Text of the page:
In the following editorial, of which I give the last section, Marianne Legato is concerned that we are neglecting the health of men. In 2004, twice as much was spent on health studies for women as men. I feel some concern as I read this on her proposal of "an estrogen-like molecule to postpone the onset of coronary artery disease in susceptible males." My estrogen is now cut off. What does that do to my chances of heart disease?
I present her words, and pop you right into the tail end of her talk. I think you can catch up.
"It's possible, too, that we've simply been sexist. We've complained bitterly that until recently women's health was restricted to keeping breasts and reproductive organs optimally functional, reflecting the view that what made women valuable was their ability to conceive and bear children. But aren't we doing the same thing with men? Read the questions posed on the cover of men's magazines: how robust is your sexuality? How well-developed are your abs? The only malignancy I hear discussed with men is prostate cancer.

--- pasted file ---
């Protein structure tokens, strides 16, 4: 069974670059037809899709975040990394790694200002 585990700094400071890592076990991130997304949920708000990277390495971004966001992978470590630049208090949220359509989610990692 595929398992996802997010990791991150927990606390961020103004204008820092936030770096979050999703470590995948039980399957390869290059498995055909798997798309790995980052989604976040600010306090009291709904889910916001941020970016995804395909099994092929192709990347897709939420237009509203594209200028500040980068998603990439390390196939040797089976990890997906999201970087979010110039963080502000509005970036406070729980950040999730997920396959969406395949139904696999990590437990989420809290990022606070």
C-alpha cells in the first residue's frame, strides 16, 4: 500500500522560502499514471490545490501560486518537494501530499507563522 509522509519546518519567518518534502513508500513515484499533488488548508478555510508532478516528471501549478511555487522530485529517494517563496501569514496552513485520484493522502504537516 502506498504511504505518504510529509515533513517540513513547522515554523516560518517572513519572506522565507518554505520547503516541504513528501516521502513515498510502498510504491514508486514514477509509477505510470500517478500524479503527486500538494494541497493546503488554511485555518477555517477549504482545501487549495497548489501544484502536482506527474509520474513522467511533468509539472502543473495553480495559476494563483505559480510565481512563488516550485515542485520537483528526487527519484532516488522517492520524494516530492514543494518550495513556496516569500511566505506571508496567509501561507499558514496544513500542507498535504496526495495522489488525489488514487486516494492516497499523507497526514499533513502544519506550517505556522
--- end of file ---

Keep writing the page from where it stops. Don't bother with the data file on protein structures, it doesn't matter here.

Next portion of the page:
It's time to focus on the unique problems of men just the way we have learned to do with women. In 2004, the National Institutes of Health spent twice as much on studies done only on women as only on men. We are not devoting nearly enough money to men's health; worse yet, we may be spending those insufficient funds to answer exactly the wrong questions.
The National Institutes of Health should therefore convene a consensus conference to identify the most important threats to men's well-being and longevity and issue a request for research proposals to address them. Would an estrogen-like molecule postpone the onset of coronary artery disease in susceptible males? Are there ways to strengthen the male immune system?
Thinking about how we might correct the comparative vulnerability of men instead of concentrating on how we have historically neglected women's biology will doubtless uncover new ways to improve men's health — and ultimately, every human's ability to survive.
Marianne J. Legato, the director of the Partnership for Women's Health at Columbia, is the author of "Why Men Never Remember and Women Never Forget."